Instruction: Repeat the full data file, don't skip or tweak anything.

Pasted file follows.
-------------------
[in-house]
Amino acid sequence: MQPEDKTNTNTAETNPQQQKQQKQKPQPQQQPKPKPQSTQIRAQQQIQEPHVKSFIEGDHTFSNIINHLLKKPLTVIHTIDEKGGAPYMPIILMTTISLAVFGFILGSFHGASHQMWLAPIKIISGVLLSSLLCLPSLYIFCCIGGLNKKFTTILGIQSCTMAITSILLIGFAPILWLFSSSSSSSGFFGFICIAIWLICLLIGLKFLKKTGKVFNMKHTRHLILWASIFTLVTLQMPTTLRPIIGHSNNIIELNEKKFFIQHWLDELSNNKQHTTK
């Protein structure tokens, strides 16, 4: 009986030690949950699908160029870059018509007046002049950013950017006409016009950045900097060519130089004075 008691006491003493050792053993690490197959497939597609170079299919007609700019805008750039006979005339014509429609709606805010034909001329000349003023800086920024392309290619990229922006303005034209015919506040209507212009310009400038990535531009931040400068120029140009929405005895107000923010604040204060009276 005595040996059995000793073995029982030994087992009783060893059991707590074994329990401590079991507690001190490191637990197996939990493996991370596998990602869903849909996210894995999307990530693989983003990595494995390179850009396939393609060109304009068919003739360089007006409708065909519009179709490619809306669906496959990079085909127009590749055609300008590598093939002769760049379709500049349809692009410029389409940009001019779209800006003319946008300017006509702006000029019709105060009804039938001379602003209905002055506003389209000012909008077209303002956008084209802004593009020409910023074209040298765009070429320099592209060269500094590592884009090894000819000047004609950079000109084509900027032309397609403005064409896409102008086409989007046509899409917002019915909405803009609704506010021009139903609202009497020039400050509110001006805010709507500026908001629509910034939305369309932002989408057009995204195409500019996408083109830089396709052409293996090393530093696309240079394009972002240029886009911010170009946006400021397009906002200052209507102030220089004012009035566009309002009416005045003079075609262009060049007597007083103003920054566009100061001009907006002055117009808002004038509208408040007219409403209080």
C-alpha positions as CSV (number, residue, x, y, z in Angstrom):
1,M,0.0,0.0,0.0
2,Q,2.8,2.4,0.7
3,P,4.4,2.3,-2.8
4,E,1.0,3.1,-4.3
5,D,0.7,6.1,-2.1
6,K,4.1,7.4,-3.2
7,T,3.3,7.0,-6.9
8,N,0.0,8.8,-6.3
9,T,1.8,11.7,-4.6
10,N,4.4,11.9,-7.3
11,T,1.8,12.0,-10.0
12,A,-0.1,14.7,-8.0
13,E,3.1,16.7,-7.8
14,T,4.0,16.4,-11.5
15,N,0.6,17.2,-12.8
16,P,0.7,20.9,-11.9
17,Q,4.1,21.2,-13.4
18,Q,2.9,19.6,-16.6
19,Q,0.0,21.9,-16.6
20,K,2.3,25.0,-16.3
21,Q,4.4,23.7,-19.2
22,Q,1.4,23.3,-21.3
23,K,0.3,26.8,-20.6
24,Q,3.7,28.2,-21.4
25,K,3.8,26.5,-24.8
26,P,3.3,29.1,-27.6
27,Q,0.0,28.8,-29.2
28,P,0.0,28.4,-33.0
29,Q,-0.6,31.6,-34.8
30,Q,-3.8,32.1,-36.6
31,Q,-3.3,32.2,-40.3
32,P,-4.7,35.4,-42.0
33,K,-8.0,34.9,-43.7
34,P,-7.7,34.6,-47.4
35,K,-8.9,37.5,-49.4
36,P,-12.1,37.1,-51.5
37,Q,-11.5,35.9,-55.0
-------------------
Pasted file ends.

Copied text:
[in-house]
Amino acid sequence: MQPEDKTNTNTAETNPQQQKQQKQKPQPQQQPKPKPQSTQIRAQQQIQEPHVKSFIEGDHTFSNIINHLLKKPLTVIHTIDEKGGAPYMPIILMTTISLAVFGFILGSFHGASHQMWLAPIKIISGVLLSSLLCLPSLYIFCCIGGLNKKFTTILGIQSCTMAITSILLIGFAPILWLFSSSSSSSGFFGFICIAIWLICLLIGLKFLKKTGKVFNMKHTRHLILWASIFTLVTLQMPTTLRPIIGHSNNIIELNEKKFFIQHWLDELSNNKQHTTK
């Protein structure tokens, strides 16, 4: 009986030690949950699908160029870059018509007046002049950013950017006409016009950045900097060519130089004075 008691006491003493050792053993690490197959497939597609170079299919007609700019805008750039006979005339014509429609709606805010034909001329000349003023800086920024392309290619990229922006303005034209015919506040209507212009310009400038990535531009931040400068120029140009929405005895107000923010604040204060009276 005595040996059995000793073995029982030994087992009783060893059991707590074994329990401590079991507690001190490191637990197996939990493996991370596998990602869903849909996210894995999307990530693989983003990595494995390179850009396939393609060109304009068919003739360089007006409708065909519009179709490619809306669906496959990079085909127009590749055609300008590598093939002769760049379709500049349809692009410029389409940009001019779209800006003319946008300017006509702006000029019709105060009804039938001379602003209905002055506003389209000012909008077209303002956008084209802004593009020409910023074209040298765009070429320099592209060269500094590592884009090894000819000047004609950079000109084509900027032309397609403005064409896409102008086409989007046509899409917002019915909405803009609704506010021009139903609202009497020039400050509110001006805010709507500026908001629509910034939305369309932002989408057009995204195409500019996408083109830089396709052409293996090393530093696309240079394009972002240029886009911010170009946006400021397009906002200052209507102030220089004012009035566009309002009416005045003079075609262009060049007597007083103003920054566009100061001009907006002055117009808002004038509208408040007219409403209080």
C-alpha positions as CSV (number, residue, x, y, z in Angstrom):
1,M,0.0,0.0,0.0
2,Q,2.8,2.4,0.7
3,P,4.4,2.3,-2.8
4,E,1.0,3.1,-4.3
5,D,0.7,6.1,-2.1
6,K,4.1,7.4,-3.2
7,T,3.3,7.0,-6.9
8,N,0.0,8.8,-6.3
9,T,1.8,11.7,-4.6
10,N,4.4,11.9,-7.3
11,T,1.8,12.0,-10.0
12,A,-0.1,14.7,-8.0
13,E,3.1,16.7,-7.8
14,T,4.0,16.4,-11.5
15,N,0.6,17.2,-12.8
16,P,0.7,20.9,-11.9
17,Q,4.1,21.2,-13.4
18,Q,2.9,19.6,-16.6
19,Q,0.0,21.9,-16.6
20,K,2.3,25.0,-16.3
21,Q,4.4,23.7,-19.2
22,Q,1.4,23.3,-21.3
23,K,0.3,26.8,-20.6
24,Q,3.7,28.2,-21.4
25,K,3.8,26.5,-24.8
26,P,3.3,29.1,-27.6
27,Q,0.0,28.8,-29.2
28,P,0.0,28.4,-33.0
29,Q,-0.6,31.6,-34.8
30,Q,-3.8,32.1,-36.6
31,Q,-3.3,32.2,-40.3
32,P,-4.7,35.4,-42.0
33,K,-8.0,34.9,-43.7
34,P,-7.7,34.6,-47.4
35,K,-8.9,37.5,-49.4
36,P,-12.1,37.1,-51.5
37,Q,-11.5,35.9,-55.0